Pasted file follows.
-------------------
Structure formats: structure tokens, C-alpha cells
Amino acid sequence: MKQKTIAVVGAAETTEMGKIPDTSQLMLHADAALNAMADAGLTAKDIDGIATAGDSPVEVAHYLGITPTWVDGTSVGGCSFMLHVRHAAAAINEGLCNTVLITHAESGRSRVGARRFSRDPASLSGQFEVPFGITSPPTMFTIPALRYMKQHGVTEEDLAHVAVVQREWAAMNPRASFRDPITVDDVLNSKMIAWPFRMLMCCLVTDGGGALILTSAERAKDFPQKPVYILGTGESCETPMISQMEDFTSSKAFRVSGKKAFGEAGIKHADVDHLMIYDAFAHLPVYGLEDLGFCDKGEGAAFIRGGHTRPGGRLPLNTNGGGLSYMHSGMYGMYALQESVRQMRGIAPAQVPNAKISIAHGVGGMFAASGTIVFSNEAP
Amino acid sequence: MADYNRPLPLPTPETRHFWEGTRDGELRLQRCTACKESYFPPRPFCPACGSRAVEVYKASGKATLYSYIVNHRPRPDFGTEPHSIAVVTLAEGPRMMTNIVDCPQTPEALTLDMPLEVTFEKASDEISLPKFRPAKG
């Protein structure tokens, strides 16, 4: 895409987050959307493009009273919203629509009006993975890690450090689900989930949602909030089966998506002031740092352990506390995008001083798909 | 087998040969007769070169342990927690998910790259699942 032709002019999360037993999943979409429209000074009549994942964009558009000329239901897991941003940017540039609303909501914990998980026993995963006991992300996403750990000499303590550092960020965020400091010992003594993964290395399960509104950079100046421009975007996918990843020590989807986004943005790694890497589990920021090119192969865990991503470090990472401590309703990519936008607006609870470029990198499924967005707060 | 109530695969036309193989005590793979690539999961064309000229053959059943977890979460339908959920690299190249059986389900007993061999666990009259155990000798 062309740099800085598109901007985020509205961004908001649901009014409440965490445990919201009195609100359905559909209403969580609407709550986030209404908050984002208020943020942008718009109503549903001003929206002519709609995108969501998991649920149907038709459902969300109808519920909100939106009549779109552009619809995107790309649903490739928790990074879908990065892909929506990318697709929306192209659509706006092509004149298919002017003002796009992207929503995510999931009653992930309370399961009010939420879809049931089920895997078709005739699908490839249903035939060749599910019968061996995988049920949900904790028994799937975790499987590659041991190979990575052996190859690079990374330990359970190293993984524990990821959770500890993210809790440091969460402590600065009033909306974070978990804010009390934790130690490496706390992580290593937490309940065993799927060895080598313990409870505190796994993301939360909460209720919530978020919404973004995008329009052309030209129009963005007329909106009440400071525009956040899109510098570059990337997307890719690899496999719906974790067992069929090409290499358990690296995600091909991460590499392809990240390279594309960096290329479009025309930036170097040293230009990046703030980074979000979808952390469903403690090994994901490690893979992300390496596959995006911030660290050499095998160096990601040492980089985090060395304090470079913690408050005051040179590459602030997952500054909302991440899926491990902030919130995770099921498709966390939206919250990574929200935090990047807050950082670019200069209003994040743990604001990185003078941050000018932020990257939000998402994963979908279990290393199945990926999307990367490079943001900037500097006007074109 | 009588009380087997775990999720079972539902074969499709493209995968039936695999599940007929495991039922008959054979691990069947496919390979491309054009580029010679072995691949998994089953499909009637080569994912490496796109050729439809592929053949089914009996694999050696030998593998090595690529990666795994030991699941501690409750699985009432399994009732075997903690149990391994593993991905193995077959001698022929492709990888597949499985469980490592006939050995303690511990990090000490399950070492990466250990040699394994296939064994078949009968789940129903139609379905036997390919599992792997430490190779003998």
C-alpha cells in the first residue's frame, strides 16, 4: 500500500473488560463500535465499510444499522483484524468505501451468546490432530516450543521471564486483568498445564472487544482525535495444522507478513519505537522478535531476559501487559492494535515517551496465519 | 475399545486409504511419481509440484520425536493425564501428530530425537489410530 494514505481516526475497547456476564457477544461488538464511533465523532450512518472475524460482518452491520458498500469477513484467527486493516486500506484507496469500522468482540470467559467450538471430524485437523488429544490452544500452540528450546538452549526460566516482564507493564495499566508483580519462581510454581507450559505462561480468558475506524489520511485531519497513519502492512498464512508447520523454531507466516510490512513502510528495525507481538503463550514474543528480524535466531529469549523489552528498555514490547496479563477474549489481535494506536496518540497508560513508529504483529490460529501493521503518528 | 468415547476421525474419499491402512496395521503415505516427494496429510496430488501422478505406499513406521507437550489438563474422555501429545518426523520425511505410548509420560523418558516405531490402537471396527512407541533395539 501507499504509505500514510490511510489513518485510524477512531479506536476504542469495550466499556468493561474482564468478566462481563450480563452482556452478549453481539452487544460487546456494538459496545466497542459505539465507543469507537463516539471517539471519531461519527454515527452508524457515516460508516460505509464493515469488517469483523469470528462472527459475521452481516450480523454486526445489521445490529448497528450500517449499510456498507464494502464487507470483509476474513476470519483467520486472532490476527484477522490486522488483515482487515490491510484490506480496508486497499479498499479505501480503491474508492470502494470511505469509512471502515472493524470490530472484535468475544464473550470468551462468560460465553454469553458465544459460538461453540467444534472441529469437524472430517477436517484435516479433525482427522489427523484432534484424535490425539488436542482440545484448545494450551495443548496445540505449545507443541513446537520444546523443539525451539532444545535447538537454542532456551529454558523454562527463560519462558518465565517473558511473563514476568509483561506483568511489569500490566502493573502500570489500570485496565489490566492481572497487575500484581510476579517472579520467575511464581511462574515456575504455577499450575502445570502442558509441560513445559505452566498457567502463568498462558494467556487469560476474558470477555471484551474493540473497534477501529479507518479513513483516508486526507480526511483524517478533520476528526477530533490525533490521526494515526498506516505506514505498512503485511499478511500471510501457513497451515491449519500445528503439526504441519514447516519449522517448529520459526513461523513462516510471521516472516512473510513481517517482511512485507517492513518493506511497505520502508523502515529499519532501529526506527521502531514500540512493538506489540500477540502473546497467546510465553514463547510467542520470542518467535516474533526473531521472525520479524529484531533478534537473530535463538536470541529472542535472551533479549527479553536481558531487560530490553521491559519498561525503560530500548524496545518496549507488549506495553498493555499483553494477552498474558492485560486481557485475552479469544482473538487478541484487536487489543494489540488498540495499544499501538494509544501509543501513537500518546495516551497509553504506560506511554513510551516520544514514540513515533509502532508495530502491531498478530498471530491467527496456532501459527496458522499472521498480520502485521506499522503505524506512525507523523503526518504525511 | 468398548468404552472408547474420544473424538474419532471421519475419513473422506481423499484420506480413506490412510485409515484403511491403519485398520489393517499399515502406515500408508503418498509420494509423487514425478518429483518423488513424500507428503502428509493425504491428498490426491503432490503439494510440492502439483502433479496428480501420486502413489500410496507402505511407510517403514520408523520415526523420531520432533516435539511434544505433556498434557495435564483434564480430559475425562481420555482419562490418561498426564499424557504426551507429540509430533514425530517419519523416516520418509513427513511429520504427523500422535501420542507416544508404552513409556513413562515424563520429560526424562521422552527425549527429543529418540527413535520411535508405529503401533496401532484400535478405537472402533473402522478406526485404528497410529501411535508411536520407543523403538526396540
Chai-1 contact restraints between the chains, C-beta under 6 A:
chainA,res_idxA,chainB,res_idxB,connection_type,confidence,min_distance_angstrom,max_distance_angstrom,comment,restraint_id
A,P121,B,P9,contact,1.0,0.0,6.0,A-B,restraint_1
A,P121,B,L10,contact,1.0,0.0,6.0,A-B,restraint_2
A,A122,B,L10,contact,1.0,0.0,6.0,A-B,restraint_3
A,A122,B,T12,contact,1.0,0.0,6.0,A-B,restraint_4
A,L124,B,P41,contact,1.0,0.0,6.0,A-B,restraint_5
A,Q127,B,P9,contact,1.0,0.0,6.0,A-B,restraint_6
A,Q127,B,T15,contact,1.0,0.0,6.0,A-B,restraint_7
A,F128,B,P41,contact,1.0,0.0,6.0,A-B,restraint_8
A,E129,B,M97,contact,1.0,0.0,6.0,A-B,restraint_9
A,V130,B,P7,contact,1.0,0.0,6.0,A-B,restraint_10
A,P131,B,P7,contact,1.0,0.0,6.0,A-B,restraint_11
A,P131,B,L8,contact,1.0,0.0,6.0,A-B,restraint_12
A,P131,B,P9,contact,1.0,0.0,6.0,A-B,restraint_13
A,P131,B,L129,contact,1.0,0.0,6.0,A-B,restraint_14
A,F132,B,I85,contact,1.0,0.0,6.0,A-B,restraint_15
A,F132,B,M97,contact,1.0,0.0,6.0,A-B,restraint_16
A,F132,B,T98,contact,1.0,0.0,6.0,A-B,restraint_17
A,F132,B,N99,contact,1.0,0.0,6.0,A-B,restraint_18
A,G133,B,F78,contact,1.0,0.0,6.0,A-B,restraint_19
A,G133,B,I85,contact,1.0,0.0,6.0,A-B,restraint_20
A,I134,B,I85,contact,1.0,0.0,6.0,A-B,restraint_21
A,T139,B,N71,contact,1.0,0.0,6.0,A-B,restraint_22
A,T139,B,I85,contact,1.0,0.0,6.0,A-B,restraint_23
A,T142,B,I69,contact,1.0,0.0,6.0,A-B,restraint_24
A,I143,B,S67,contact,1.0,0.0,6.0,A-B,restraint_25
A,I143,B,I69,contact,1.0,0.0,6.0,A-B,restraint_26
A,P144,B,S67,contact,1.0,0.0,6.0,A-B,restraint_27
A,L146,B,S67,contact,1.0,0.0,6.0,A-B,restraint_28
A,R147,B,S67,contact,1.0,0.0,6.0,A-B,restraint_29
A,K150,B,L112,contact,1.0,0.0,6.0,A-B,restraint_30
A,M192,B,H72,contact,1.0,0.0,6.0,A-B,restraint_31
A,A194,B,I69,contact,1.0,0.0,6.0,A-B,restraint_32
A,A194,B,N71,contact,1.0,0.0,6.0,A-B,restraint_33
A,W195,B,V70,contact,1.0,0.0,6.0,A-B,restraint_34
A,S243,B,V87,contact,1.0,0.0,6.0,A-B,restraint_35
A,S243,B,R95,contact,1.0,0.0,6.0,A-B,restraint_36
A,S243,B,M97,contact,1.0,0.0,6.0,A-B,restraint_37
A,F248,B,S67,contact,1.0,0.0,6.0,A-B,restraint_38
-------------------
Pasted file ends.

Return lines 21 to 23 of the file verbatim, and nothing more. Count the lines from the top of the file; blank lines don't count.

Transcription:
A,P131,B,L129,contact,1.0,0.0,6.0,A-B,restraint_14
A,F132,B,I85,contact,1.0,0.0,6.0,A-B,restraint_15
A,F132,B,M97,contact,1.0,0.0,6.0,A-B,restraint_16